August 23, 2019

Letters to the editor: Nazis and Social Security, Abu Tor, campus racism and Kristallnacht

Star of David Big and Bright Deep in the Heart of Westwood

As the director of UCLA’s Center for Jewish Studies, I am writing in response to professor Judea Pearl’s article, “Should Campus Racism Be Discussed?” (Oct. 17). While I do not disagree with his desire to foster respectful learning spaces on campus for all students — Jewish and non-Jewish alike — I do take issue with his suggestion that Jewish Studies faculty at UCLA have been silent on campus, “afraid to reveal their sentiments and identity.” As a beacon of Jewish life on campus, the UCLA Center for Jewish Studies promotes the research and teaching of all aspects of Jewish culture and civilization. In fact, as the center enters its 21st year at UCLA, we have supported and promoted more public programs on Jewish history, society, culture and civilization than any other academic unit on campus. Our 27 affiliated faculty members teach more than 70 Jewish Studies courses annually, from literature and language courses to history, religion, law and music. We support a suite of undergraduate service-learning courses and work with numerous community partners. We touch the lives of nearly 2,000 students every year and partner with both Jewish and non-Jewish organizations across campus and in the greater Los Angeles community. I haven’t seen Pearl at a single Jewish Studies program in years, let alone a Jewish Studies course, so I do worry that he is out of touch with the very vibrant, honest and engaging work that our faculty and staff do to promote the study of all aspects of Jewish life and thought. Far from silent or complacent, our faculty and student leaders at UCLA have continually strengthened and deepened our commitment to learning and outreach in ways that have positively affected Jewish life across the campus. I personally invite you to attend our programs and peer into the vibrancy and diversity of Jewish life at UCLA.

Todd Samuel Presner, Los Angeles 

Lost in Translation

Having just returned from Germany, I read with interest the articles in the Jewish Journal about Kristallnacht (Nov. 7). I have always known what Nov. 9, 1938, represented in the march toward the Final Solution. However, I learned last week in Berlin that the term “Kristallnacht” is, in truth, a euphemism assigned to that night by the Nazis to disguise the violence of that one evening 76 years ago against the Jews of Germany. The Jews called it “The Night of the Pogrom,” not “The Night of Broken Glass.” Given that day’s destruction and what was being contemplated for the 11 million Jews all over Europe, the Jewish designation is far more descriptive than the poetic Nazi deception.

Rabbi John Rosove, Temple Israel of Hollywood

If You’re Not Part of the Solution, You’re Part of the Profit

The problem has been here for a long time; the abolition of all spending limits by the Supreme Court has simply made it unbearable (“Nightcrawler Nation,” Nov. 7). All the reforms to Boise and back six times over will never fix this until individuals take responsibility for their own viewing and reading. No one is forced to watch this for-profit media garbage. If viewers choose to do so, they become part of the garbage.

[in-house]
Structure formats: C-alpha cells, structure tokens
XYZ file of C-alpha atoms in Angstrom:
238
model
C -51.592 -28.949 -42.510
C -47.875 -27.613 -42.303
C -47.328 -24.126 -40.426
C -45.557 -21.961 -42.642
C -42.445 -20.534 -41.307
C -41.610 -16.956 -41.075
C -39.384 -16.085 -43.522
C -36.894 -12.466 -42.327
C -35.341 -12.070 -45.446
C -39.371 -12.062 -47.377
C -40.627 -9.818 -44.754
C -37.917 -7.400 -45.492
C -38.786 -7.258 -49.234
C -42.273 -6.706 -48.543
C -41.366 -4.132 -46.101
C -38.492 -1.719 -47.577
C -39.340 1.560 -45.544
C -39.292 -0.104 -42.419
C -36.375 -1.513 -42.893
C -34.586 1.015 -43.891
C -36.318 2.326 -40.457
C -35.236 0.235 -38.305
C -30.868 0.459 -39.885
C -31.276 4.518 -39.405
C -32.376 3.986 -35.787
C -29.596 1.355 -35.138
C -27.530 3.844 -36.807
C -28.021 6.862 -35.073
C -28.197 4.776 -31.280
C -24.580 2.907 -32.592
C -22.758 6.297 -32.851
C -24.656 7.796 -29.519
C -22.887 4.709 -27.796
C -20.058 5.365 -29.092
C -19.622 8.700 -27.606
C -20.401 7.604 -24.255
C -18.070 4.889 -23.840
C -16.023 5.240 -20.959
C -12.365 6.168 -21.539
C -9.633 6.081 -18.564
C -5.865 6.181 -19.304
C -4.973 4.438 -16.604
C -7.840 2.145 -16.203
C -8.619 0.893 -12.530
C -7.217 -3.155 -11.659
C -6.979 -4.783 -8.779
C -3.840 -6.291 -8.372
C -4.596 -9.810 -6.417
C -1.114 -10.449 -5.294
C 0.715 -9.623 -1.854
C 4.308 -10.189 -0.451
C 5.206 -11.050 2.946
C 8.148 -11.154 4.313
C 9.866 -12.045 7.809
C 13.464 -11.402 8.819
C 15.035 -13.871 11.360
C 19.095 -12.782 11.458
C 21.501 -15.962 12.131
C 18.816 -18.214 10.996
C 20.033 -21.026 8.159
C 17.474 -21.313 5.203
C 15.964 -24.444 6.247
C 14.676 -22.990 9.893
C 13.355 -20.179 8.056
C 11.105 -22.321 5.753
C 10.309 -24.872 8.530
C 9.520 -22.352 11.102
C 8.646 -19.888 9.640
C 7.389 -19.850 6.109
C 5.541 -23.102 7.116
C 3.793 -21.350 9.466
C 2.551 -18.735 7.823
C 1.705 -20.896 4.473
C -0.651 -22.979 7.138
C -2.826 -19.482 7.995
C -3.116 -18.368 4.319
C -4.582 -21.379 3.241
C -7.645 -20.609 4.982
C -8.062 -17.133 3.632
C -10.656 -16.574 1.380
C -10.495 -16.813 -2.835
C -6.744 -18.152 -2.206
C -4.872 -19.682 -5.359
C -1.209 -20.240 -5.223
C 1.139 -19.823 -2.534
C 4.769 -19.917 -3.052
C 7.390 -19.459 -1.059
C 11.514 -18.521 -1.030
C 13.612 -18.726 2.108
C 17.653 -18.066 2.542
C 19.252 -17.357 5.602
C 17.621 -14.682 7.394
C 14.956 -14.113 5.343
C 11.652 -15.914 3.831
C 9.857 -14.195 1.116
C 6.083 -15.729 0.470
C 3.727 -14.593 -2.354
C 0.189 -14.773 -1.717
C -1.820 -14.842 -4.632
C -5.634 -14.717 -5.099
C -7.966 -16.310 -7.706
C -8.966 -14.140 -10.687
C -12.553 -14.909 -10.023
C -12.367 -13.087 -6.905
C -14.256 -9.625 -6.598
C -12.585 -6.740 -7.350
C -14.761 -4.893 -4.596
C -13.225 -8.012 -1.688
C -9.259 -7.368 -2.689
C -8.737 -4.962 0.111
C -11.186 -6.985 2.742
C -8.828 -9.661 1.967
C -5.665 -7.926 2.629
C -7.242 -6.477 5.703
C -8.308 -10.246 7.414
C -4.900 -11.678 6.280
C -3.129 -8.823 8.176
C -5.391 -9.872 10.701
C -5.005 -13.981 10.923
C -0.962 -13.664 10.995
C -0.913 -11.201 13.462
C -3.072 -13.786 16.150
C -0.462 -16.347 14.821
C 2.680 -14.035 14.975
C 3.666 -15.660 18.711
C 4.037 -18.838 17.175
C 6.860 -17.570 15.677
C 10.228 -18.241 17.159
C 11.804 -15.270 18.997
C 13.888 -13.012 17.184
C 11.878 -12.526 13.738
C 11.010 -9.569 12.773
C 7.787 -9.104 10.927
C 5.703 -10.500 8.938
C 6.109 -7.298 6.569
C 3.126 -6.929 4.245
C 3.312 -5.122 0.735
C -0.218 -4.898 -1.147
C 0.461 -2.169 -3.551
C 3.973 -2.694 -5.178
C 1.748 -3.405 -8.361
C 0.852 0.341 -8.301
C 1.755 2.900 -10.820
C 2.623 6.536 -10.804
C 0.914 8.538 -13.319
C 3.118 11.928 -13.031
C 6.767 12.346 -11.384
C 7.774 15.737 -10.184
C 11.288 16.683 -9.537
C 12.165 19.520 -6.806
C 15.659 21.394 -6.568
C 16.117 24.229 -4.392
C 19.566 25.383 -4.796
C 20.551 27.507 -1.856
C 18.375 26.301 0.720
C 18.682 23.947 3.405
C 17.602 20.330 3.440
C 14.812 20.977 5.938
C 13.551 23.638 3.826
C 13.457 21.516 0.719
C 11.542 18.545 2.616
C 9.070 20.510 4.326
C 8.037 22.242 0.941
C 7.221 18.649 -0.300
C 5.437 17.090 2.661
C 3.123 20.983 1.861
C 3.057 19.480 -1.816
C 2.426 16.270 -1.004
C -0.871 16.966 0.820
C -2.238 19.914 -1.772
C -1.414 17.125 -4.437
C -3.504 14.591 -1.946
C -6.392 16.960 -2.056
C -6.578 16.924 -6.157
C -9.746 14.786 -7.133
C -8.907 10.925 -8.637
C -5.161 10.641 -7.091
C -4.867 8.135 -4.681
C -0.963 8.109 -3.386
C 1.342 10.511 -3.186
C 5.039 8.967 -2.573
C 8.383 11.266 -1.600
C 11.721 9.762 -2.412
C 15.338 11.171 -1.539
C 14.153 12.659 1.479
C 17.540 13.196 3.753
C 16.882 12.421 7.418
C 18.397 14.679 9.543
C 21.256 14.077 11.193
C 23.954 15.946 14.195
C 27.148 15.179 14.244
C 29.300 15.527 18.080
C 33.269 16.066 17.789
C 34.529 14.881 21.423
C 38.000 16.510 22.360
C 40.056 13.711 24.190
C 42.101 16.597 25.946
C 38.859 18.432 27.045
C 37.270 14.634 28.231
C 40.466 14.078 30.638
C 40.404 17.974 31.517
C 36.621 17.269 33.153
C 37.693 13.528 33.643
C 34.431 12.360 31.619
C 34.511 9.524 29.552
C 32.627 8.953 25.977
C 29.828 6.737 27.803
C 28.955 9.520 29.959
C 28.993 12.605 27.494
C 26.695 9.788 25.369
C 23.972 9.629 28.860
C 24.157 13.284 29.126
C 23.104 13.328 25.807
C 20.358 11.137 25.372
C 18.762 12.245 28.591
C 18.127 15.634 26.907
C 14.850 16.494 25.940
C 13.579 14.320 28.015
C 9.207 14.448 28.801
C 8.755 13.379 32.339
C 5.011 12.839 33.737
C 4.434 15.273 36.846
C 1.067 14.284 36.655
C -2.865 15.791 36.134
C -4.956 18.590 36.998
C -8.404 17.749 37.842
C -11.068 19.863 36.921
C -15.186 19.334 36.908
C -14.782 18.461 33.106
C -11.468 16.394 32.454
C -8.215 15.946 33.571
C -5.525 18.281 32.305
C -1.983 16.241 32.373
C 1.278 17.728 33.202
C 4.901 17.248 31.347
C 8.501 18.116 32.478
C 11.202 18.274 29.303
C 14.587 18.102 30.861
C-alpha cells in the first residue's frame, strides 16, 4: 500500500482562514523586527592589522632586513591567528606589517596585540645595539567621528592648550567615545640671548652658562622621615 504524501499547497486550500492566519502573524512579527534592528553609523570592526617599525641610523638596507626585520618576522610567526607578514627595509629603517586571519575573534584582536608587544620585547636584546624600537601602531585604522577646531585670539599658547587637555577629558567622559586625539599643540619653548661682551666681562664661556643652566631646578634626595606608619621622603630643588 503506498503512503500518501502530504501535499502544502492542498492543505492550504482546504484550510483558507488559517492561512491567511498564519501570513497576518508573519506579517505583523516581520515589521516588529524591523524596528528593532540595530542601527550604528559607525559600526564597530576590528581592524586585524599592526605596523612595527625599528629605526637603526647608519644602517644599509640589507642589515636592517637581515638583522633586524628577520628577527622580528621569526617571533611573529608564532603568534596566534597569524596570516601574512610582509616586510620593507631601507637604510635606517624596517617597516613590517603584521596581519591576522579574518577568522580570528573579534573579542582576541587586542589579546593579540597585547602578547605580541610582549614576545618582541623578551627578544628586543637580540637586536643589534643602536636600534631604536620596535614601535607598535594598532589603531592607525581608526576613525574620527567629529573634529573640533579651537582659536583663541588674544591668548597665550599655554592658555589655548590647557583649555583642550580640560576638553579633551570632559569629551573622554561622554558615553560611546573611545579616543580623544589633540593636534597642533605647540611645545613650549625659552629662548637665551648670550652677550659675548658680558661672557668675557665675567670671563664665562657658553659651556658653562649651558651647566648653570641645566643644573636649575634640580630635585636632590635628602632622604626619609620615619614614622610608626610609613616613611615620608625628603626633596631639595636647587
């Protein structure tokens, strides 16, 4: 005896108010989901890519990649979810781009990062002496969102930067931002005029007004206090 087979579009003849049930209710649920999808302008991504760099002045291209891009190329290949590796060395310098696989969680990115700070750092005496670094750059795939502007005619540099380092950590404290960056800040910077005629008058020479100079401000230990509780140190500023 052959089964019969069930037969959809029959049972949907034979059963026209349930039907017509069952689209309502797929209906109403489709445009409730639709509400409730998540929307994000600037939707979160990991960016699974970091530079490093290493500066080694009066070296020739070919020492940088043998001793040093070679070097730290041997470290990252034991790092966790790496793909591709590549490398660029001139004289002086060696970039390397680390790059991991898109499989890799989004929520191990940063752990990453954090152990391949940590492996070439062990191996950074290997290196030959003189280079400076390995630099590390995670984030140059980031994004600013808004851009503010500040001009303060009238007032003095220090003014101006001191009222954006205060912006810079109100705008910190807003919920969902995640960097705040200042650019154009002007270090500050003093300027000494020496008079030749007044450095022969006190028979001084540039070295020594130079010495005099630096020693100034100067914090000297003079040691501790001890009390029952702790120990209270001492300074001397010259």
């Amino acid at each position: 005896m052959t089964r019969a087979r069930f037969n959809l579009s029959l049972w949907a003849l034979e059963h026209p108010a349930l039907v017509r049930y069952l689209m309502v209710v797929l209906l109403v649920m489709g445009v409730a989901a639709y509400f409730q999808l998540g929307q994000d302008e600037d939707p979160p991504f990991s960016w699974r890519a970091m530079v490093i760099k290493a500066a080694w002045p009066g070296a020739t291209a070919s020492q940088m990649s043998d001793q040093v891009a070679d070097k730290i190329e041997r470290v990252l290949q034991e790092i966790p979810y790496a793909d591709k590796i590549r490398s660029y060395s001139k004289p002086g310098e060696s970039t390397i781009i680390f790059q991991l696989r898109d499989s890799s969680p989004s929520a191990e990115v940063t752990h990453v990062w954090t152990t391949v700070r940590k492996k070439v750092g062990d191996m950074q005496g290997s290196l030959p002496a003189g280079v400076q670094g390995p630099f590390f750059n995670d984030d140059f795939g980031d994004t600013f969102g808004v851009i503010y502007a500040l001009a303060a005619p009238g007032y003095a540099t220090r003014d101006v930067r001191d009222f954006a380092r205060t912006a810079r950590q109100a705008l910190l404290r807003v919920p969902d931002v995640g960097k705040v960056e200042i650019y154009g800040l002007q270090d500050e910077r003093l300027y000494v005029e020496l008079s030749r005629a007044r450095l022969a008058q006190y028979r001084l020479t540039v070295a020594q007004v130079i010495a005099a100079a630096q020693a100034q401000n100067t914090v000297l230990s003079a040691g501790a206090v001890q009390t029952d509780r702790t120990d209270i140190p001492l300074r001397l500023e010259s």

John Thomas via


Thank you to Rabbi Daniel Landes for sharing his experience (“Abu Tor Report: Our Deadened Morality,” Nov. 7). It’s so directly difficult for him, for others in the same neighborhood, and much less directly but compelling for all of us who want peace and reconciliation. I look to him, and I apologize for the burden it places on him because he is an observant Jew and Zionist  whose ethical compass doesn’t permit him to fall into self-congratulatory nationalism. I care about his observations and opinions because, first and foremost, he is a person of principle and a teacher. I pray that we, and “we” means all of us, can find a way forward through conflict toward a sense of shared humanity that makes it possible to see holiness in each other and impossible to hurt each other. It’s a good dream. 

Laurie Malia Franklin via

Paying for Their Sins

I find the column informing the public of Nazi war criminals receiving financial support from the United States appalling, and am shocked to hear that, after all these years, SS officers and Nazi war criminals are still receiving such funds (“Why Some Nazis Are Collecting Social Security,” Oct. 31). The Holocaust was a horrific event that inflicted suffering on millions, yet the very men and women who helped hurt innocent people are receiving financial benefit. What is the point of teaching future generations about the grievances of the Holocaust if the very people involved are not being brought to justice?

Adi Vildorf, Encino


In an article about Alan Gross (“The Forgotten Man,” Nov. 7), an American being held in a Cuban prison, an incorrect date was given for the creation of the Jewish Cuba Connection. It was established in 2000.